Changing Your Clothes

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Closet Confessions: How My Trousers Got Their Stripes

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Remember my pale sage green linen trousers I made for my Santa Fe travel wardrobe? Well, there’s a reason they have those sporty side stripes— and I’m willing to tell all, purely out of consideration for you, dear readers.

For my sewing friends: have you run into this problem with multi-sized patterns? The one where the size range is, say, 6-14 or 16-22, but you are in between? This is what happened to me with the trouser pattern I used. It went up to a size 14; in ready-to-wear, I’m more like a size 12, but in sewing patterns (which are sized differently), I’m finding that a 14 or 16 is more appropriate, depending on what type of garment it is. (But even that isn’t consistent across pattern brands. Aargh.) When purchasing the pattern, I decided optimistically to get the smaller size range, intending to cut the largest size (14). Which I did.

Problem:  <Deeeep breath>  The trousers were too small. In some fabrics (stretch wovens, for example), this might not have been such an issue, but I was using a substantial linen, and the trousers were cut with wide legs, so I didn’t want the fit to be tight. Aargh encore.

My solution? I added fairly wide stripes down each side. It took a while to find the right fabric for this; I wanted the stripes to be as close to the fiber content and weight of the original fabric as possible, so the drape wouldn’t be affected. I found an amazing deep taupe herringbone linen that I think is perfect. After cutting (tearing, rather, along the grain of the fabric) 4″-wide strips, I simply sewed them down the sides of the trousers. (If you’d like more details on how to add stripes, let me know.)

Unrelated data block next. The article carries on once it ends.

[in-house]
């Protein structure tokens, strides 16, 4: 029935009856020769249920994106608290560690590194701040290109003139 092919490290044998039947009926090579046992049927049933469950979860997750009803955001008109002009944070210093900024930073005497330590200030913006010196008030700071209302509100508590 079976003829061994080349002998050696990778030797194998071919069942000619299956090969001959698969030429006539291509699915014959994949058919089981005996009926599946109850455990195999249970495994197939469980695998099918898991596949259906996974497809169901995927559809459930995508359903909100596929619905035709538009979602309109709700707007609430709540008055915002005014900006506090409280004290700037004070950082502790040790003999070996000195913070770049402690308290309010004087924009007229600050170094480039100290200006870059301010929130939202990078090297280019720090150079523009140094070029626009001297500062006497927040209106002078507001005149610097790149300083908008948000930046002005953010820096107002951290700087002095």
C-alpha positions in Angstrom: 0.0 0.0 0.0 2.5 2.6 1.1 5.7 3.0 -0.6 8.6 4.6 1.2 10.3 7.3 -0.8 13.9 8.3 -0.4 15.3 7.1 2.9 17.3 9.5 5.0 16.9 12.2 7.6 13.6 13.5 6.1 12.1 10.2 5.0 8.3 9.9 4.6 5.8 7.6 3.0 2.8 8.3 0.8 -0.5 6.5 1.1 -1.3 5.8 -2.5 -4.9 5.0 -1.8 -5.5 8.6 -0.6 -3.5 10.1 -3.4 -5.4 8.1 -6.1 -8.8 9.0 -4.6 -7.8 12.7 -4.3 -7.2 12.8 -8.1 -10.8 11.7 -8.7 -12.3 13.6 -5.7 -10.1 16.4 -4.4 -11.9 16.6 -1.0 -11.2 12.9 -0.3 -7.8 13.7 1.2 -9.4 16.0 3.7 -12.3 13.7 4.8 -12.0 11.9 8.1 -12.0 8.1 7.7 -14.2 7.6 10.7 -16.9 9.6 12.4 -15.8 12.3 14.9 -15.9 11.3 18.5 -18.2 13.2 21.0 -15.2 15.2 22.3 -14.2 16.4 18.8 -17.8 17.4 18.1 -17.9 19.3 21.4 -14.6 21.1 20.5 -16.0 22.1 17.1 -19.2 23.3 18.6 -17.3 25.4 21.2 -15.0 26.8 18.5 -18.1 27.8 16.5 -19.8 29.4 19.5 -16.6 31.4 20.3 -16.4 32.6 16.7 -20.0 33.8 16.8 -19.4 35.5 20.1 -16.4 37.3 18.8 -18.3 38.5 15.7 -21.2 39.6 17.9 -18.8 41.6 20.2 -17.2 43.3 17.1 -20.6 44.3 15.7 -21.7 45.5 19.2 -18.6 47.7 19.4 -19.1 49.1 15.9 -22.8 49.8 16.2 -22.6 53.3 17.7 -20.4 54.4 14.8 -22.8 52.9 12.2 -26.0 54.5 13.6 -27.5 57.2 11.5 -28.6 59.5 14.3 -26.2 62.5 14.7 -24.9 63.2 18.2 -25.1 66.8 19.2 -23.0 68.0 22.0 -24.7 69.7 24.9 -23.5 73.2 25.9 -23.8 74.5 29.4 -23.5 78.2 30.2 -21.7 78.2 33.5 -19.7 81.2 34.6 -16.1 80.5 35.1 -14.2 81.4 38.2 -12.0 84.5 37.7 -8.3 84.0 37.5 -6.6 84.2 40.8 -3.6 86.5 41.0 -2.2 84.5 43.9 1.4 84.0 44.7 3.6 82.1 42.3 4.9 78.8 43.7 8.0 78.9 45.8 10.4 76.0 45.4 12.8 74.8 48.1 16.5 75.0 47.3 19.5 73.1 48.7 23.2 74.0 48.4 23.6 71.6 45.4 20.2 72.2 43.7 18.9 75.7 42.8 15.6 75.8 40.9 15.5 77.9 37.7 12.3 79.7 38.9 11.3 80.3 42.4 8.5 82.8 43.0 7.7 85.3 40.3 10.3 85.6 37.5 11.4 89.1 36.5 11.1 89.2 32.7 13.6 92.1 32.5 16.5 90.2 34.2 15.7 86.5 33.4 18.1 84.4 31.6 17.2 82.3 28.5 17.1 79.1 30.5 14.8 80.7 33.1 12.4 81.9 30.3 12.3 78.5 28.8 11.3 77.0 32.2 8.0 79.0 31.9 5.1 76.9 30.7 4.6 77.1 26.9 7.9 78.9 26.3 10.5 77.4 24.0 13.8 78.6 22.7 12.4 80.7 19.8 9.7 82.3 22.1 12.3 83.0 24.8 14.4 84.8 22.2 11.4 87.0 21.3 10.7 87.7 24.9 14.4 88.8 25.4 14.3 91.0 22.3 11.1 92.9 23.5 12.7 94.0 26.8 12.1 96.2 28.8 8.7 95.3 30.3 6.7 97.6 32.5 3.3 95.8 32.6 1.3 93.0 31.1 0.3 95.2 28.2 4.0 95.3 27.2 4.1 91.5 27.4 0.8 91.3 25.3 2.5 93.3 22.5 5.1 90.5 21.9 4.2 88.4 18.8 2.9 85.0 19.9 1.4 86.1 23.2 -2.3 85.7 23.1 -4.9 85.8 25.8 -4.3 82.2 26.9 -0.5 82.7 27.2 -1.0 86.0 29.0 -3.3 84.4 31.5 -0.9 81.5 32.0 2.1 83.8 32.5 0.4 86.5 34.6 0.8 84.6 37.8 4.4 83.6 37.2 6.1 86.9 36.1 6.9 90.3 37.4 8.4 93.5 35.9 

Turns out, there were several benefits to doing this that I hadn’t anticipated:

1. Because adding the stripes effectively added one more seam on each side of the trousers, I was able to fine-tune the fit, especially around the waist; that extra seam is like adding a dart. (I’m a curvy person, and my waist is 13″ smaller than my hips, so I’m used to doing this kind of adjustment.)

2. Using a darker fabric for the stripes means it’s more likely I’ll be able to integrate my trousers into my fall wardrobe; if they were just pale sage green all over, they might be too summery to look right with sweaters and boots.

3. Side stripes on trousers (and some skirts that I’ve seen recently) just happen to be a detail that’s featured in many of the just-finished fashion shows. Since they’re generally inspired by the classic satin stripes on tuxedo pants, I’m betting that they won’t look out of style a few months from now. Anyway, I like them.

4. Those darker stripes are visually slimming!

Side-Striped Linen Trousers

Side-striped linen trousers in one of my Santa Fe outfits. Now imagine the trousers with a chunky sweater and flat boots. Ooh, how about a leather jacket? I think these trousers just might work for fall!

There. I’ve said it. The pattern was just too d*** small. But, mostly out of desperation (I needed those trousers to wear in Santa Fe), I found a way to fix it that actually improves on my original plan!

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Author: colormusing

I'm a writer, color palette creator, and designer of fashion, costumes, graphics, knitwear patterns, and yarn.

4 thoughts on “Closet Confessions: How My Trousers Got Their Stripes

  1. I like these stripes, and I am not especially enamoured of the current stripe-trend. They almost look like a more elegant form of colourblocking. And the poor pattern companies—we finally get them to make multi-size patterns, and they miss the point and forget to provide any overlap!

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